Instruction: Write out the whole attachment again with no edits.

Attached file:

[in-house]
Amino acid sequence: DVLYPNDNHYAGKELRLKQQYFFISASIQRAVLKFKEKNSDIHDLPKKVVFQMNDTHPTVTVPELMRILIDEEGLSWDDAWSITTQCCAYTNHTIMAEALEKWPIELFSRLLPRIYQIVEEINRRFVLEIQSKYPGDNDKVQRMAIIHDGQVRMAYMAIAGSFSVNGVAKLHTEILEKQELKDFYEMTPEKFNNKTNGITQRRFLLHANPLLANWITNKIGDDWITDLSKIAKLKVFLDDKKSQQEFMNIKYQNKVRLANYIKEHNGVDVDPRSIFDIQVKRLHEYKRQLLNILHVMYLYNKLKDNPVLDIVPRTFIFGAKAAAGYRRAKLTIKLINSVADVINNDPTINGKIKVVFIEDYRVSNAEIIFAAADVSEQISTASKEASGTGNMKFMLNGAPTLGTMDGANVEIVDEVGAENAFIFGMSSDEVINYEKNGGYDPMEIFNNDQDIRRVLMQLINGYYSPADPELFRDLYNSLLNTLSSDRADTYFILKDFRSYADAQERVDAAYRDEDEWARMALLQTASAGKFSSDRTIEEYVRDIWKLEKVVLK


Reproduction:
[in-house]
Amino acid sequence: DVLYPNDNHYAGKELRLKQQYFFISASIQRAVLKFKEKNSDIHDLPKKVVFQMNDTHPTVTVPELMRILIDEEGLSWDDAWSITTQCCAYTNHTIMAEALEKWPIELFSRLLPRIYQIVEEINRRFVLEIQSKYPGDNDKVQRMAIIHDGQVRMAYMAIAGSFSVNGVAKLHTEILEKQELKDFYEMTPEKFNNKTNGITQRRFLLHANPLLANWITNKIGDDWITDLSKIAKLKVFLDDKKSQQEFMNIKYQNKVRLANYIKEHNGVDVDPRSIFDIQVKRLHEYKRQLLNILHVMYLYNKLKDNPVLDIVPRTFIFGAKAAAGYRRAKLTIKLINSVADVINNDPTINGKIKVVFIEDYRVSNAEIIFAAADVSEQISTASKEASGTGNMKFMLNGAPTLGTMDGANVEIVDEVGAENAFIFGMSSDEVINYEKNGGYDPMEIFNNDQDIRRVLMQLINGYYSPADPELFRDLYNSLLNTLSSDRADTYFILKDFRSYADAQERVDAAYRDEDEWARMALLQTASAGKFSSDRTIEEYVRDIWKLEKVVLK